Hearing the various statements issued by Hungarian Prime Minister Viktor Orbán about Ukraine, it seems that participating in the information war is one of his principal priorities. This, I think, distracts Orbán from managing his native Hungary, which is hardly experiencing the best economic times. Furthermore, given that Orbán seems pre-occupied with trying to disrupt aid to Ukraine, it begs the question – what exactly is motivating him to work as ab agent of Russian influence within the European community?

With the number of informational attacks that Hungarian Prime Minister Viktor Orbán has recently carried out on Ukraine, he could compete with the Kremlin's full-time propagandists. Orbán tends not to invent anything new but follows the Russian narrative stream.


In a recent statement, Orbán said that Ukraine is a “no-man's land” and “unlikely to retain its statehood” (two things which seem contradictory to say the least) and he also appeared to claim that his country shared a border to the east with Russia. Perhaps he had been referring to maps drawn by Russian President Vladimir Putin based on what they’d ideally like things to look like?

Russia, in the dreams of its elite, was supposed to take almost all of Ukraine, its energy, agrarian complex and military-industrial complex factories, while its western neighbors were to be satisfied with small territorial possessions. This was one of the Kremlin's plans – to destroy Ukraine with the participation of Hungary.

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In his latest Telegram post the deputy chairman of Russia’s Security Council gives his customary warped analysis of NATO’s Washington summit and what peace negotiations would mean to Moscow.

Hungary is a country which, let me remind you, was one of the first to recognize Ukrainian statehood in 1991. With its plan, the Russians would solve, as they say, the “Ukrainian question.” And Orbán would get a new neighbor to the east – Putin's Russia.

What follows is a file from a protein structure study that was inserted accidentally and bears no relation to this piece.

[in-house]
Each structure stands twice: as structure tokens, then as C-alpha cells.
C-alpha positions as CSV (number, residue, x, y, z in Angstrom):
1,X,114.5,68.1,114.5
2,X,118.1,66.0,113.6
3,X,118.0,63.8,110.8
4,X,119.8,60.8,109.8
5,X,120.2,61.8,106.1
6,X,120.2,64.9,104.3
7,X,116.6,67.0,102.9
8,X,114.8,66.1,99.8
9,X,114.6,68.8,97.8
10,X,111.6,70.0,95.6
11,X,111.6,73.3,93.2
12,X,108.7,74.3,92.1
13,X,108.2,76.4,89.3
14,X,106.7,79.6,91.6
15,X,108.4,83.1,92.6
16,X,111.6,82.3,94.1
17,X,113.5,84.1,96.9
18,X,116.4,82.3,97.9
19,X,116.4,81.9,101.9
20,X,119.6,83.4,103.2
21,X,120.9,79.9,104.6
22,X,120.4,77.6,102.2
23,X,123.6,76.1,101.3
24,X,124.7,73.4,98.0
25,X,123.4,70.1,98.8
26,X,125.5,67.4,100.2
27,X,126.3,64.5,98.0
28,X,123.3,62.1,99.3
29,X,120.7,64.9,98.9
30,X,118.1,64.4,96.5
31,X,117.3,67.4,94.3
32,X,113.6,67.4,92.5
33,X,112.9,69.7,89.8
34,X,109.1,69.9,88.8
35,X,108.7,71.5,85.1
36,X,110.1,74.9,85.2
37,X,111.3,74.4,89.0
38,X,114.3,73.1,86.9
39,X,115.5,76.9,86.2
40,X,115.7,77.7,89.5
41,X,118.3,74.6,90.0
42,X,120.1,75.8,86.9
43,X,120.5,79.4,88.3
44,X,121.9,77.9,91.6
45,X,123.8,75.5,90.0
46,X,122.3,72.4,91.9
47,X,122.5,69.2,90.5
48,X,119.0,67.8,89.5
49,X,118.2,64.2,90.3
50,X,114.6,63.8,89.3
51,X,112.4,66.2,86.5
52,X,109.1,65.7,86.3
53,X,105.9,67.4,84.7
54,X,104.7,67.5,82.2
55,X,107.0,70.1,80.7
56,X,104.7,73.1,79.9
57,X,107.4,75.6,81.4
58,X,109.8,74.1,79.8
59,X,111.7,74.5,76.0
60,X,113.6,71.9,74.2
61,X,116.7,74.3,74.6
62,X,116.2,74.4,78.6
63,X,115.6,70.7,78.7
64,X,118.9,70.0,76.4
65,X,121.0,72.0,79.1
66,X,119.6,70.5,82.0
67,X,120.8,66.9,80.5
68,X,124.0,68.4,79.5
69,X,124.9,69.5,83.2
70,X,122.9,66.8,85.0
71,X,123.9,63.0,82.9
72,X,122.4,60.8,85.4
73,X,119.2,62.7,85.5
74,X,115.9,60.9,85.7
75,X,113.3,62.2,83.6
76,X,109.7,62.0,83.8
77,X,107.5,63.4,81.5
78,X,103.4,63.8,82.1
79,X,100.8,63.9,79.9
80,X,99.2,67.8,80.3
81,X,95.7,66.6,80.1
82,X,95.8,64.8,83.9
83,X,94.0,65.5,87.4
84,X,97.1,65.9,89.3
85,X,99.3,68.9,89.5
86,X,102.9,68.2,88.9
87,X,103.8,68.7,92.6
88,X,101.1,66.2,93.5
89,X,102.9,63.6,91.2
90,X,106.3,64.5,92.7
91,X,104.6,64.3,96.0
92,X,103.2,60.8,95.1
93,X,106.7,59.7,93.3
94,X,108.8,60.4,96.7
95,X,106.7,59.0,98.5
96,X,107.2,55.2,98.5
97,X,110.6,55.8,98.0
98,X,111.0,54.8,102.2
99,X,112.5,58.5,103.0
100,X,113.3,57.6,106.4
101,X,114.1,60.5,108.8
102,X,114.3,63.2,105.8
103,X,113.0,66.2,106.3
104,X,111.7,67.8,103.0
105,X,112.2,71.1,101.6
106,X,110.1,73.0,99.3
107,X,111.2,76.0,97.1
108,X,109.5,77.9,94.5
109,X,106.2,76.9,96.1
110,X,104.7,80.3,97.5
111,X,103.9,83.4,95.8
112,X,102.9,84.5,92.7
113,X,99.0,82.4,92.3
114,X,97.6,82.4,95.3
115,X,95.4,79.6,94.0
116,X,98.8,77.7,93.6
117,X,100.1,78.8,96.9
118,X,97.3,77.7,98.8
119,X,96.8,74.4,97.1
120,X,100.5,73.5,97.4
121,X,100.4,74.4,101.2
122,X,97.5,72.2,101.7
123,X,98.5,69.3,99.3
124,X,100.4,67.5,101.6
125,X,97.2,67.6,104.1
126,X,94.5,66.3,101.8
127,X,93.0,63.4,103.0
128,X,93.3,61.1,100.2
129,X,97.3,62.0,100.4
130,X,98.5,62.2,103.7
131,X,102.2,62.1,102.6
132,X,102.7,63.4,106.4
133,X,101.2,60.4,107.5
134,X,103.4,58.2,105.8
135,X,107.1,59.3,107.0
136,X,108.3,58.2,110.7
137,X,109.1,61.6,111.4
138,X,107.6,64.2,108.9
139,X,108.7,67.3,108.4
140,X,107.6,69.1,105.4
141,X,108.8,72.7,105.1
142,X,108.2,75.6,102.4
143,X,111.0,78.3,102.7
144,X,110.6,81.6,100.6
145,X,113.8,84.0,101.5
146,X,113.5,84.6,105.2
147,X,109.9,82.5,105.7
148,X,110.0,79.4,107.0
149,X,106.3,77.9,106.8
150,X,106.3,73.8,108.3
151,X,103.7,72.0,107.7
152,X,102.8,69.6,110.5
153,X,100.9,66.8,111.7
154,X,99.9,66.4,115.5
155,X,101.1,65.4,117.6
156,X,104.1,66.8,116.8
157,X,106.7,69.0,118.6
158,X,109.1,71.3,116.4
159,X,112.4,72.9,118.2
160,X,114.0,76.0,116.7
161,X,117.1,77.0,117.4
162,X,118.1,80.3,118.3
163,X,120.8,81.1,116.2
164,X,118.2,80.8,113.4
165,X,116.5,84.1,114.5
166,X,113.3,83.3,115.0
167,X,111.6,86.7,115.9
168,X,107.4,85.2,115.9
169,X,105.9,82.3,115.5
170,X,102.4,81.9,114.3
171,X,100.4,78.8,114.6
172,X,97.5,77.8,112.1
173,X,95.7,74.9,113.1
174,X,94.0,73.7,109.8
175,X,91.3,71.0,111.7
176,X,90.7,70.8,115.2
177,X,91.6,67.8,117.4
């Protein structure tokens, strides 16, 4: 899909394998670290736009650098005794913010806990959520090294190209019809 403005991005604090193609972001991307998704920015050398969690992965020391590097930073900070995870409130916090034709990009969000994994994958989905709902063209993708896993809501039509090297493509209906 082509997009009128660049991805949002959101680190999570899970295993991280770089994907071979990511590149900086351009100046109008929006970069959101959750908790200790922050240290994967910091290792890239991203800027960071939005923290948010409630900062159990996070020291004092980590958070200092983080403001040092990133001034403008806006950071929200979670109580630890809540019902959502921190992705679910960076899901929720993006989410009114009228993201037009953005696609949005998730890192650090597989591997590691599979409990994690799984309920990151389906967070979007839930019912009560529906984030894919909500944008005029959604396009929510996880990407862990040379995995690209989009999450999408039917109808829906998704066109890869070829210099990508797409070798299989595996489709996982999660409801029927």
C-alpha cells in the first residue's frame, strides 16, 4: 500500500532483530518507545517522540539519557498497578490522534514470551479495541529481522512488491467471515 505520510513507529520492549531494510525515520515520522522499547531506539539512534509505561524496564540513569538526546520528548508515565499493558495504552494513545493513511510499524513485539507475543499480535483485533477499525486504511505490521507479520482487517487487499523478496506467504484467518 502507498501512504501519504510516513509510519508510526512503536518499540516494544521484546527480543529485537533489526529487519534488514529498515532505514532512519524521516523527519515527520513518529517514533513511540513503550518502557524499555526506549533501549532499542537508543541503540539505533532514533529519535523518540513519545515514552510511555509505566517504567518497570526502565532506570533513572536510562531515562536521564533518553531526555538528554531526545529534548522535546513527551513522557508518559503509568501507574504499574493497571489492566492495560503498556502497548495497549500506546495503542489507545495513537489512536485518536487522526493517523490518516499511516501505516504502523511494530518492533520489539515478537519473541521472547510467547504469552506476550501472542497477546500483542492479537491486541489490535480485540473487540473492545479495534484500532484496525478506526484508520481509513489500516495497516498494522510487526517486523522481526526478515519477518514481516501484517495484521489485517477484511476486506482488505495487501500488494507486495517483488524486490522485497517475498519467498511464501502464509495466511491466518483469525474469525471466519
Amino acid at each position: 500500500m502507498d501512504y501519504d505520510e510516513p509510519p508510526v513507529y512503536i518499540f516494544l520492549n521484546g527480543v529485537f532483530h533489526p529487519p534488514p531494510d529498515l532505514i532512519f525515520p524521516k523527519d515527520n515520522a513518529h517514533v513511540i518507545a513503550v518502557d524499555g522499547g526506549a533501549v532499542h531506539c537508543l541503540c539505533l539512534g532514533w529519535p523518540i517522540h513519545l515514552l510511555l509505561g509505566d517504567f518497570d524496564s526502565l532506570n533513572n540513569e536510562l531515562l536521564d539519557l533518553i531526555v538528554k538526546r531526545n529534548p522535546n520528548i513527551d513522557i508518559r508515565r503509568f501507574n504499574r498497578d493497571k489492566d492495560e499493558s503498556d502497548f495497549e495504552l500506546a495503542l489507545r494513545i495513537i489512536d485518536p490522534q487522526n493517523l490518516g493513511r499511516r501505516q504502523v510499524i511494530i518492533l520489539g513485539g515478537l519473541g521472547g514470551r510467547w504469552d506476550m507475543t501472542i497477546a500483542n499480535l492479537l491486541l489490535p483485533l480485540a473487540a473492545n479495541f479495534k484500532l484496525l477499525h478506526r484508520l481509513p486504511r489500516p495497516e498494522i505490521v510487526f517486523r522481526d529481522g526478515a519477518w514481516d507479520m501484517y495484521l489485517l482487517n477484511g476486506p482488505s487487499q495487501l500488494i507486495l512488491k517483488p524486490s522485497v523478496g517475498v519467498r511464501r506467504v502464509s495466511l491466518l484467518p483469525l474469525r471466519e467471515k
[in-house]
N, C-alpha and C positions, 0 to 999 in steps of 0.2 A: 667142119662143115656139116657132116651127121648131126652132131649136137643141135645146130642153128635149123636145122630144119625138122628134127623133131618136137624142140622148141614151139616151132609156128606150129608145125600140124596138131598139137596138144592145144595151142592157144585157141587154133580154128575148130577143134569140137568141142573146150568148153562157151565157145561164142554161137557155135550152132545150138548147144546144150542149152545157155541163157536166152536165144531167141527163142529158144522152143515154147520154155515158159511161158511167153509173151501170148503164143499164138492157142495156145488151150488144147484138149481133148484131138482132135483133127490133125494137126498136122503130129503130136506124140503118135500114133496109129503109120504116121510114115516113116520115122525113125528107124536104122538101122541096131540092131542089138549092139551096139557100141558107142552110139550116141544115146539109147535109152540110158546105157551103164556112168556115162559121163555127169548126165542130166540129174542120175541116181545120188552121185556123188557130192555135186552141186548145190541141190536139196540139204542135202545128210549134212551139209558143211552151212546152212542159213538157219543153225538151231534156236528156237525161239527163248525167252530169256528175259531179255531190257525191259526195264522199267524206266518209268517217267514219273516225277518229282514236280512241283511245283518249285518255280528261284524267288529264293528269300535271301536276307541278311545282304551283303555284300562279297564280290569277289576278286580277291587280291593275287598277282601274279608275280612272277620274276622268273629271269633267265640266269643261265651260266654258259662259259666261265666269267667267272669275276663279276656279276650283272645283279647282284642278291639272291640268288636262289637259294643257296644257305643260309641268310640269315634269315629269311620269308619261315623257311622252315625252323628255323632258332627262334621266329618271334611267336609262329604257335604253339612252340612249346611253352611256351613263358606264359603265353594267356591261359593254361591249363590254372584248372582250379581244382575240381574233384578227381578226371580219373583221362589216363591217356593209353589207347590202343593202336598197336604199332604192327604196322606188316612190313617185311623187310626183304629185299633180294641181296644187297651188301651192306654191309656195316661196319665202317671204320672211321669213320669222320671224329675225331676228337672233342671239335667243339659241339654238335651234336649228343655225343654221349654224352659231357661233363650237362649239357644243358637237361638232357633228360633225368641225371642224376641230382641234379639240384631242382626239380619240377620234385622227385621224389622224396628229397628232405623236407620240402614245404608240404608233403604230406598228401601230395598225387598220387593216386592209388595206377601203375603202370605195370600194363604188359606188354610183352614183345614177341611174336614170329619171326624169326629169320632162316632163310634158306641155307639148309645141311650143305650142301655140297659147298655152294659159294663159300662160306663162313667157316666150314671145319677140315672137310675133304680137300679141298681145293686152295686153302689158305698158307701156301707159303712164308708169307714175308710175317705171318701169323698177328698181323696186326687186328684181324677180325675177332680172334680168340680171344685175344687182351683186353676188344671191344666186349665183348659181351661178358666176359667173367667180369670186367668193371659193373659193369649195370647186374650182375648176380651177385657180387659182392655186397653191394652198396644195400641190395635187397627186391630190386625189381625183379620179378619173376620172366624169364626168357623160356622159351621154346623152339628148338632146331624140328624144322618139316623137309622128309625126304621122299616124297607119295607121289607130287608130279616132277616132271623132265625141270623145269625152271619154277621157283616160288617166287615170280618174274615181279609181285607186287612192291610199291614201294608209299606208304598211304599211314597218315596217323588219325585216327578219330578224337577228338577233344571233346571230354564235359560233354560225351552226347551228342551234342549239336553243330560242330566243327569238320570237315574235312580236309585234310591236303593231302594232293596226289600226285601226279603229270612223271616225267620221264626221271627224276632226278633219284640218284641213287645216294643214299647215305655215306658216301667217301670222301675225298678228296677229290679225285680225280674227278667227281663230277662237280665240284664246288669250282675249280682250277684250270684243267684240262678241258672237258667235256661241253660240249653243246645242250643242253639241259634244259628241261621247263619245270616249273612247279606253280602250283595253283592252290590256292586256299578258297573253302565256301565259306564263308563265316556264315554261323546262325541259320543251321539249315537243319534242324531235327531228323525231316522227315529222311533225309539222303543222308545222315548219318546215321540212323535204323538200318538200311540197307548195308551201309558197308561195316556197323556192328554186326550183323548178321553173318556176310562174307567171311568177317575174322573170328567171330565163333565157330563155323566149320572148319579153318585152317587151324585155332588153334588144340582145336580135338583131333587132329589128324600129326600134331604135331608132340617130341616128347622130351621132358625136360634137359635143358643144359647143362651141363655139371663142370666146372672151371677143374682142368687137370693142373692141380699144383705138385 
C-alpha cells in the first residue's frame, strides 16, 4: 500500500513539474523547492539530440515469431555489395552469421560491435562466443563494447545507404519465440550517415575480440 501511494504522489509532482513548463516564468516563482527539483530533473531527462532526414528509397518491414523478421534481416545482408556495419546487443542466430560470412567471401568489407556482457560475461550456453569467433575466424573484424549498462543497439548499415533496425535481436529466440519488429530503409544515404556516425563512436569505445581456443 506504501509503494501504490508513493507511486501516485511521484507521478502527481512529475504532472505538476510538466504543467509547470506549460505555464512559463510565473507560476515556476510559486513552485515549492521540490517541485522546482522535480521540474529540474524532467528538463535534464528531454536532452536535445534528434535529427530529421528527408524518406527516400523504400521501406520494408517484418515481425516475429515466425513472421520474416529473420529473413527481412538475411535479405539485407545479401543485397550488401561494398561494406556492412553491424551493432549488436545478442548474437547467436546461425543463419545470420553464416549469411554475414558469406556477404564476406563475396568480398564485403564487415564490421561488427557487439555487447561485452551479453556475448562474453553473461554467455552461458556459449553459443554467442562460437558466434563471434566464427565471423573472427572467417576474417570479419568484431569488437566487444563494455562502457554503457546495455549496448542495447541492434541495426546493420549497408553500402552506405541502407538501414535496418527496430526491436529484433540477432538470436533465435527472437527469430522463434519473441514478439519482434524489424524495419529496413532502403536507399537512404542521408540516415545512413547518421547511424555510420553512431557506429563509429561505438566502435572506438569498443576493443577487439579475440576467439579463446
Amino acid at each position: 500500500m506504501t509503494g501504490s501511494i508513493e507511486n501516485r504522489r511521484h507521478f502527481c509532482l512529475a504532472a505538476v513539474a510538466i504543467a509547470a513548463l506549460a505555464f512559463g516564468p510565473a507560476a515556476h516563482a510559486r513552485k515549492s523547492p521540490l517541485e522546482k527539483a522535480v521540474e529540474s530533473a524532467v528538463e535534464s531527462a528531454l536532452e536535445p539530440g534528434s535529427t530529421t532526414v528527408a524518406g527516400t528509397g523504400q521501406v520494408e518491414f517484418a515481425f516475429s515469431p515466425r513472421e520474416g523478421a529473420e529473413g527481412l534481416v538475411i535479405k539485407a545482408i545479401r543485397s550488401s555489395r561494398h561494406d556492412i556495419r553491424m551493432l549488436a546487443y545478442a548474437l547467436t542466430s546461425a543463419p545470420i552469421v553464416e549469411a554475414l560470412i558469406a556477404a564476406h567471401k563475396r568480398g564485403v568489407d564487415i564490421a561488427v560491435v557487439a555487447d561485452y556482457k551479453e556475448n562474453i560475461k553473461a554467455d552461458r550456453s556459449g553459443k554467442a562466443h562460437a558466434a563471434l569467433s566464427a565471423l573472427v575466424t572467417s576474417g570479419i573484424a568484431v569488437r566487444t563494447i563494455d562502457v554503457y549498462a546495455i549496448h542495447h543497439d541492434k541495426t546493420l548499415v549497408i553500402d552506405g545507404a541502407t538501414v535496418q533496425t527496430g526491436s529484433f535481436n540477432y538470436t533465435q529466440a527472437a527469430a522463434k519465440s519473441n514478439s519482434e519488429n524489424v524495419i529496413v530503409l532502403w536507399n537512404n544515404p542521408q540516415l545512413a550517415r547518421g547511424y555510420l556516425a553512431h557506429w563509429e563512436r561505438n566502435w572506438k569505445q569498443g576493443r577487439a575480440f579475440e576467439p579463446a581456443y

But Ukraine has turned out to be a tough nut to crack for Russia, which is now bogged down in trying to hold already captured parts of Ukrainian territory. Now the main task of Russia’s info-killers is to stop, reduce or significantly slow down military aid to Ukraine. And this is strangely synchronized with Orbán’s information activity.


How did the head of a European country become Putin's information agent?

This is an interesting question, firstly, for Hungarians themselves, who hardly want to repeat the tragedy of 1956, when their country was occupied by the troops of the USSR on the orders of the Moscow leadership.

But it is certain that the Kremlin uses Orbán's statements according to a well-established scheme of disinformation. For example, as soon as Orbán referred to Ukraine as essentially a vacuum of statehood in Europe and expressed doubts that it will retain its sovereignty, the Russian newspaper Izvestia reinforced this opinion with the words of another Hungarian politician from Orbán`s party. Ex deputy of the National Assembly of Hungary Zuzhanna Selenyi said that “many Europeans actually think so,” and that “Europe will ultimately not support Ukraine.”

This prediction about the “death of Ukraine” swept through the Russian information space with the speed of a forest fire. Just google these two names of Hungarian politicians to understand the nature and mechanism of information and psychological special operations against Ukraine.


Moscow use Hungarians as “instigators.” Such individuals are placed in the hall to control their “squares” of delegates and deputies. And they are first, according to the script, to jump up with applause, raising everyone present in the hall of the Kremlin Palace to their feet with a standing ovation.